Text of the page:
The narrative of not wanting to risk the club’s future creates something of a safety net for when they opt against making the more popular decisions, and creates an environment where there’s never a sense of real failure. We keep getting relegated from the Premier League because to spend even slightly more liberally is potentially suicidal, so we don’t and thus what did you expect? There is no expectation. Self-funding has also now allowed for a little too much self-congratulating around Carrow Road. When the promotions stop, all we are is just another Championship club making life much harder for ourselves than others.

This summer, the way forward will be to strip the squad down with the auctioning off of any and all luxuries. That’s the reality of an extended stay in the Championship for any side, as players will seek moves higher up once they outgrow their current surroundings. For Norwich though with no benefactor(s) pumping money in, garnering high transfer fees in sales is portrayed as vital for our survival. We now know, if it wasn’t obvious enough already, who the most saleable assets are – Gabriel Sara and academy pair Max Aarons and Andrew Omobamidele. It very much sounds as if one, two, or possibly all three have played their last games in yellow and green and will be used to fund the latest squad rebuild. The would-be buyers are certainly out there. Omobamidele has already been subject of a bid greater than that which we accepted for Ben Godfrey back in 2021 – staggering really how a self-funded club walked away from that. 

Deals for new arrivals will once again need to be “creative.” A word that, in this context, now sends shivers down the spine. Ashley Barnes is already signed and sealed of course, with a couple more “of that ilk” to come to meet the need of toughening up and becoming more streetwise. Thank goodness for that. Hopefully this can be achieved without drastically increasing the average age of the squad. Overall though, this transfer window looks to be the most challenging of Webber’s tenure, on paper. It’s also the most critical for him to get right. If it doesn’t all come together a la summer of 2018 though, you can already envisage the sort of mental gymnastics that’d be employed for the next end-of-season analysis.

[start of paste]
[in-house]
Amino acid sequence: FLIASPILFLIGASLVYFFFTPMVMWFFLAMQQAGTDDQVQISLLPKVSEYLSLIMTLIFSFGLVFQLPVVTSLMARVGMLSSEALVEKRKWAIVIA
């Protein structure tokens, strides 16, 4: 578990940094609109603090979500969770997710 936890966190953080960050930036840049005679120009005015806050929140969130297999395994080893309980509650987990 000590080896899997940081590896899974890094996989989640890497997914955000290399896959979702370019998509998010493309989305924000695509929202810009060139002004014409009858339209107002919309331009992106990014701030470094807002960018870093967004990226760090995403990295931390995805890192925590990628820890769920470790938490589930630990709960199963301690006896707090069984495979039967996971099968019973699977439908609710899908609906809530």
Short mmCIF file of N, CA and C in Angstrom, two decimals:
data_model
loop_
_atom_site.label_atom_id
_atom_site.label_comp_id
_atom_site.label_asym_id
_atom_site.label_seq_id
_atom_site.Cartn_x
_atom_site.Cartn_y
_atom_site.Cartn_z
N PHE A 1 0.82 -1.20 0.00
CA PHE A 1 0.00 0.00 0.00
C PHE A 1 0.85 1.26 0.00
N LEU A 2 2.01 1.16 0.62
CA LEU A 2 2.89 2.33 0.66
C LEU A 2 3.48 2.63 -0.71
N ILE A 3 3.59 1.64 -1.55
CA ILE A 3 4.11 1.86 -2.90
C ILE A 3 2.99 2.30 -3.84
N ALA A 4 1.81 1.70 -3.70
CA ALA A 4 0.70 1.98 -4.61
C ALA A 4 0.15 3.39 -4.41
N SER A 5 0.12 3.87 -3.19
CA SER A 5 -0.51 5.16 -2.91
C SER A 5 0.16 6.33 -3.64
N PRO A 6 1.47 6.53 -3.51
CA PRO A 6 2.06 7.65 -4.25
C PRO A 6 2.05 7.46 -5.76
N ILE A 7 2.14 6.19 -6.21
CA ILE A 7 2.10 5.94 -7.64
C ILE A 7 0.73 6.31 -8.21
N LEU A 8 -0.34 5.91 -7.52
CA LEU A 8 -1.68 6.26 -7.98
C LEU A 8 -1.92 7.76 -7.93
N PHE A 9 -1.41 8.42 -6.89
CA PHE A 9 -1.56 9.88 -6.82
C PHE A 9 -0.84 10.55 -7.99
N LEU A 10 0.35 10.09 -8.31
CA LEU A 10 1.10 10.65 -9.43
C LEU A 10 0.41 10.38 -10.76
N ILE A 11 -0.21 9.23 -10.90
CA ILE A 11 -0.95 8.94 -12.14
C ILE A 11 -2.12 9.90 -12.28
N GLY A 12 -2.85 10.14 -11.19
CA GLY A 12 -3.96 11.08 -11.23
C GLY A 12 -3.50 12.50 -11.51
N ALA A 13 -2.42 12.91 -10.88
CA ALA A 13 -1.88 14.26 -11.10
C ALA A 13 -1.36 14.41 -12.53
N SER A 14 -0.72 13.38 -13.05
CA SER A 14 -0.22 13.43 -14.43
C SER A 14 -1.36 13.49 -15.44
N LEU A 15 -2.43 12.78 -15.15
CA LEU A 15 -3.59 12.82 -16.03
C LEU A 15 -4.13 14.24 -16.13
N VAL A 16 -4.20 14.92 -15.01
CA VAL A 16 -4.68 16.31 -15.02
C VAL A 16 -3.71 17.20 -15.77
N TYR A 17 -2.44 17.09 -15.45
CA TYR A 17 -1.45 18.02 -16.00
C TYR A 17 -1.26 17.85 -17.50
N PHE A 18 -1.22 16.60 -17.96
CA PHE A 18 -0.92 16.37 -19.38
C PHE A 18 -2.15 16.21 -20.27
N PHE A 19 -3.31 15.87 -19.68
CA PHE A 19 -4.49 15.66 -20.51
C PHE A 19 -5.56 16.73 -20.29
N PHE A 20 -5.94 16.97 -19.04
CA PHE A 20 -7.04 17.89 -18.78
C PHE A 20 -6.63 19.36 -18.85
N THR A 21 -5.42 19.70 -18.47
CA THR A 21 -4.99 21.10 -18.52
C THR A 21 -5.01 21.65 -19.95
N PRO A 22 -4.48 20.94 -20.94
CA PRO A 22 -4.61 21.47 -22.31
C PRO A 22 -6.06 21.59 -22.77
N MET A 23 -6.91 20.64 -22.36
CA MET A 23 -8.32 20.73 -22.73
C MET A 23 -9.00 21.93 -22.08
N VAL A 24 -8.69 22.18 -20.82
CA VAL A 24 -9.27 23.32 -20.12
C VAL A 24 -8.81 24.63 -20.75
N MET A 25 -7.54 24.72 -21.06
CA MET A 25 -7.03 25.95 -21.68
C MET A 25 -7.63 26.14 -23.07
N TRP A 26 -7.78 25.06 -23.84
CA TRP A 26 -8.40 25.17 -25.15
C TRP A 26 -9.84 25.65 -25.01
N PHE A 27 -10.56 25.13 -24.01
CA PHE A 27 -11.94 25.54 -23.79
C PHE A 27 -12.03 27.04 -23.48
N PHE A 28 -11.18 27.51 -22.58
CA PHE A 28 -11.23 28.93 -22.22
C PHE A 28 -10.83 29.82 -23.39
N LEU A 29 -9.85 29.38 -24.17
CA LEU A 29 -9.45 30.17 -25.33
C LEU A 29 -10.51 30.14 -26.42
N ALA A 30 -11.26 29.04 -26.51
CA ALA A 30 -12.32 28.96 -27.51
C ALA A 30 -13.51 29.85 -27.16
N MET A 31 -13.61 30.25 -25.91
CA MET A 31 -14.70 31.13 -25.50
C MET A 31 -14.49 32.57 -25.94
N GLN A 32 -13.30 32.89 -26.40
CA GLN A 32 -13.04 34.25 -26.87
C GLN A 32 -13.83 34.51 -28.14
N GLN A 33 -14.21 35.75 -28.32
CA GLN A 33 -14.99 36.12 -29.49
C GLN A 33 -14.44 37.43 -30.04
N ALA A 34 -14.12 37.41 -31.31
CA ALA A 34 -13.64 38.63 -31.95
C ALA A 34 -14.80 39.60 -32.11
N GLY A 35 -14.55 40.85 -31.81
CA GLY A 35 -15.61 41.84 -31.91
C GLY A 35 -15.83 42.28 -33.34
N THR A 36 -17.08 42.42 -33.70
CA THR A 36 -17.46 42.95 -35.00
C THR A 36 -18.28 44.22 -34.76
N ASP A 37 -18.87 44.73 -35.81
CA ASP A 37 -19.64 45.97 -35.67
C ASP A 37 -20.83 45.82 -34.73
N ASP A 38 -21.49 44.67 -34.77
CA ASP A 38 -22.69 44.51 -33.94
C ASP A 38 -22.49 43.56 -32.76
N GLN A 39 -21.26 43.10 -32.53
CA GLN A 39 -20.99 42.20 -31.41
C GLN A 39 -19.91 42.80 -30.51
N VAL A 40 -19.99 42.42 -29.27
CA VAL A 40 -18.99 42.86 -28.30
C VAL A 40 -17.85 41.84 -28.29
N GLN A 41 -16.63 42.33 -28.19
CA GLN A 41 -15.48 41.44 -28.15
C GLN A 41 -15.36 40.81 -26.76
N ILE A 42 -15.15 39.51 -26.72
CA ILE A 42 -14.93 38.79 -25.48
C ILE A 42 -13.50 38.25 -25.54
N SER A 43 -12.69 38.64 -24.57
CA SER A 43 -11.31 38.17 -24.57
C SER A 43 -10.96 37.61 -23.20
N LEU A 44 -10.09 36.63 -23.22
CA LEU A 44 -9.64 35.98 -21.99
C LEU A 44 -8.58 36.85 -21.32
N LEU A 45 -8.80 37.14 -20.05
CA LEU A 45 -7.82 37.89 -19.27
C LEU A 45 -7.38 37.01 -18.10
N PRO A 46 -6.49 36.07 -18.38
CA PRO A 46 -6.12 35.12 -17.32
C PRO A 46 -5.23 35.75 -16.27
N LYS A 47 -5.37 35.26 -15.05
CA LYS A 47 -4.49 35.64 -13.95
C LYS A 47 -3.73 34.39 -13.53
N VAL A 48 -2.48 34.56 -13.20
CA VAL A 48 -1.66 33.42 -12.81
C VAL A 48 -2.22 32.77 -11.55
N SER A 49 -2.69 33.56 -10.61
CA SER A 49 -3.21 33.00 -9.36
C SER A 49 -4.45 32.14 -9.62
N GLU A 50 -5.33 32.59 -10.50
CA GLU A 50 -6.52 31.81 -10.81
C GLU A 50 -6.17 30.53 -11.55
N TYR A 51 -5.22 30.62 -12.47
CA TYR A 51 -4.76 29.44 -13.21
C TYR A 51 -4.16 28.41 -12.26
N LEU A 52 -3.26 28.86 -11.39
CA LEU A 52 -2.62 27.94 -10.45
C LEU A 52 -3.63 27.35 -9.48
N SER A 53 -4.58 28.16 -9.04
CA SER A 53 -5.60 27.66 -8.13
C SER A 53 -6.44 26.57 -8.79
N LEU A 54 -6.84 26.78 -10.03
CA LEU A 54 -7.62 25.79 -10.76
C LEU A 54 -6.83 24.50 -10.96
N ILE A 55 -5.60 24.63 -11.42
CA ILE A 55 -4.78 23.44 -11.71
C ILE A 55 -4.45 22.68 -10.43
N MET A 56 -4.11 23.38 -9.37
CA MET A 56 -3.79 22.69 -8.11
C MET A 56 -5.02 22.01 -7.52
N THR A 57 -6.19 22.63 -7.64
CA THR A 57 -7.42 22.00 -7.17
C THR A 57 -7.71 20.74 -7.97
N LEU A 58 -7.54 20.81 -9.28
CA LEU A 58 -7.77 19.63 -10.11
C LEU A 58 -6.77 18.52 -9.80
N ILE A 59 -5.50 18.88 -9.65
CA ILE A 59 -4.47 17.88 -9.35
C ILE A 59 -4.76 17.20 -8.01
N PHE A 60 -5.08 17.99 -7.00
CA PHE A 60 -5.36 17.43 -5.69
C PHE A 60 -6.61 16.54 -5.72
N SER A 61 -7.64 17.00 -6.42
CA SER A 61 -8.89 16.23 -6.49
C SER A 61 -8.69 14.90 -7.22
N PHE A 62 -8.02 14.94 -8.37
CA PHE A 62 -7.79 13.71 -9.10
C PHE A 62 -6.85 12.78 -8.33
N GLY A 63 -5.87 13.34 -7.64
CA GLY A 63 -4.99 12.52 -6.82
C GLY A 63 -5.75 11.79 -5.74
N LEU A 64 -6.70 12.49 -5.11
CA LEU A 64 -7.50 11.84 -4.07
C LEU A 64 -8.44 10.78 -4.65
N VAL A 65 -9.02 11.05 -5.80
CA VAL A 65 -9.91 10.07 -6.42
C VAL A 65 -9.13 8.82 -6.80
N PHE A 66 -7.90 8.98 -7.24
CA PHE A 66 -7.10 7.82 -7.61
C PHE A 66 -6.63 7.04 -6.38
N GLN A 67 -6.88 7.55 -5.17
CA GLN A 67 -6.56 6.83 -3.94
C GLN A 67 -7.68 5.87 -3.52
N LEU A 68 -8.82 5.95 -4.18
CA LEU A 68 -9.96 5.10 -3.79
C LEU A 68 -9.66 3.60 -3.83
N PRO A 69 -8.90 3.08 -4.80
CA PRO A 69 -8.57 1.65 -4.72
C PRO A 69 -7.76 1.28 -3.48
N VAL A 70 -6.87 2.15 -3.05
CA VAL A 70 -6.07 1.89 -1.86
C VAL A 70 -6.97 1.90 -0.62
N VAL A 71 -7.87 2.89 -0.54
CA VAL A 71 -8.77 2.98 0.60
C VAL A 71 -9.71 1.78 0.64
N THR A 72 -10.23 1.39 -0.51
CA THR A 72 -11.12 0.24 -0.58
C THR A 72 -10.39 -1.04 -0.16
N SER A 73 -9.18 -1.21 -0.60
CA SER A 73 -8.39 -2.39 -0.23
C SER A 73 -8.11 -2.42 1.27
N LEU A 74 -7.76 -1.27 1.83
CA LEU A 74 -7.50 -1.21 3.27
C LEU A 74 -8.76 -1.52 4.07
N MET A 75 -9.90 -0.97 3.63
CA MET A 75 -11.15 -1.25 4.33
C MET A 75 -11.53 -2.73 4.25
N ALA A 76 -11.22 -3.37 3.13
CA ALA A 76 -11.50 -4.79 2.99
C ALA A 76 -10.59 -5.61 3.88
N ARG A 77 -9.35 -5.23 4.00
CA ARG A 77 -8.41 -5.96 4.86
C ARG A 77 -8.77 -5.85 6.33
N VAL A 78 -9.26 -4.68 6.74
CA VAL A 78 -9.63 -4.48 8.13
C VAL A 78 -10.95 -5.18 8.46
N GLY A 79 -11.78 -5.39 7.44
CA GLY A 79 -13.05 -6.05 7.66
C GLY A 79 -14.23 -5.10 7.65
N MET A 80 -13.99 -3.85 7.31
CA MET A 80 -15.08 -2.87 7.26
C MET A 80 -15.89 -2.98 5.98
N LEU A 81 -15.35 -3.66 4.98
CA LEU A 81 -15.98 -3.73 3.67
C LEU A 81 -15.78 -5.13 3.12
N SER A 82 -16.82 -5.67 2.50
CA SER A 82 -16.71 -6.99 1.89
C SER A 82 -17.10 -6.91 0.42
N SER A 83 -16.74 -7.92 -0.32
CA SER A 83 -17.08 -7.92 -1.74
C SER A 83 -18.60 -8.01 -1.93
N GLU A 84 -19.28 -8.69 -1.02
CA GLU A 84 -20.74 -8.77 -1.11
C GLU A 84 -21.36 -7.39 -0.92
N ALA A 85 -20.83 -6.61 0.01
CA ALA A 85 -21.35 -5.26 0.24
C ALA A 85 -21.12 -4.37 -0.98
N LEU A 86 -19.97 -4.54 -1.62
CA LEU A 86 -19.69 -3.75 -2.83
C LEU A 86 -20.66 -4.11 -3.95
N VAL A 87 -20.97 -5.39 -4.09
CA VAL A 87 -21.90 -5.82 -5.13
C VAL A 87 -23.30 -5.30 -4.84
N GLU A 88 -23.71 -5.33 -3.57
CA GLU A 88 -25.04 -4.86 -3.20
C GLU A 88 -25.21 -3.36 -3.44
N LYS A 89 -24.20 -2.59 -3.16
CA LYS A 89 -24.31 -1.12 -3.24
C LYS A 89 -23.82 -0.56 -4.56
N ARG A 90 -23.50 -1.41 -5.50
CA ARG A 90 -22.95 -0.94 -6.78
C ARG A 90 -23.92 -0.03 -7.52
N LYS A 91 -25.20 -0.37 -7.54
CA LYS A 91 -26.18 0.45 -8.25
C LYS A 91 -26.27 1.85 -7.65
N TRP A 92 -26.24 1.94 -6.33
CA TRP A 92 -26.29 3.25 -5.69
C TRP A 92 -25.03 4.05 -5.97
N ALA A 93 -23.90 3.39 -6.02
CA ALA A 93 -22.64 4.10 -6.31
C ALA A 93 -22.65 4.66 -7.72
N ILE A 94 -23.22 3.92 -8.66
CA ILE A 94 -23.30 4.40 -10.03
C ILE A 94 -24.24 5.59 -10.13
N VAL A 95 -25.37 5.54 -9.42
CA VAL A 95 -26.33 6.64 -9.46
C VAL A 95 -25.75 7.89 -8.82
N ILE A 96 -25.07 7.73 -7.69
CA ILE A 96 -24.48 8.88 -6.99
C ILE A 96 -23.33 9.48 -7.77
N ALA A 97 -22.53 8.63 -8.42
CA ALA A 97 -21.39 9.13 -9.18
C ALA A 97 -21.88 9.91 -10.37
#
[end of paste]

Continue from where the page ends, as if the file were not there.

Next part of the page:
Meanwhile, Mark Attanasio and family’s involvement remains minimal. While it wouldn’t be wise or professional to disclose details of a potential future business transaction in public, it does feel that expectations of what the relationship might or might not become were further tempered here. Surely Attanasio hasn’t bought a minority stake in the club just to exchange Microsoft Excel tidbits and ideas about data analysis? Webber did speak of the importance of the off-field infrastructural work in attracting theoretical investors down the road but it felt rather surface-level and didn’t suggest anything imminent.

It does feel like, deep down, he wants that further transitioning of shares to take place and for Attanasio to become the majority stakeholder. The current model means whoever holds the role of sporting director has to be a miracle worker, and even that might only be enough to keep the club where it is. And who wouldn’t want a bigger war chest? To establish Norwich in the Premier League one day, and that is still the aim, it’s going to be essential. A few recently promoted clubs have (rightly) been put on pedestals as examples of how to ‘get it right’ – but none have been working on shoestrings.

As Webber said, what have our owners put in? Zero. While it wasn’t his only blunt remark, it felt the most deliberate.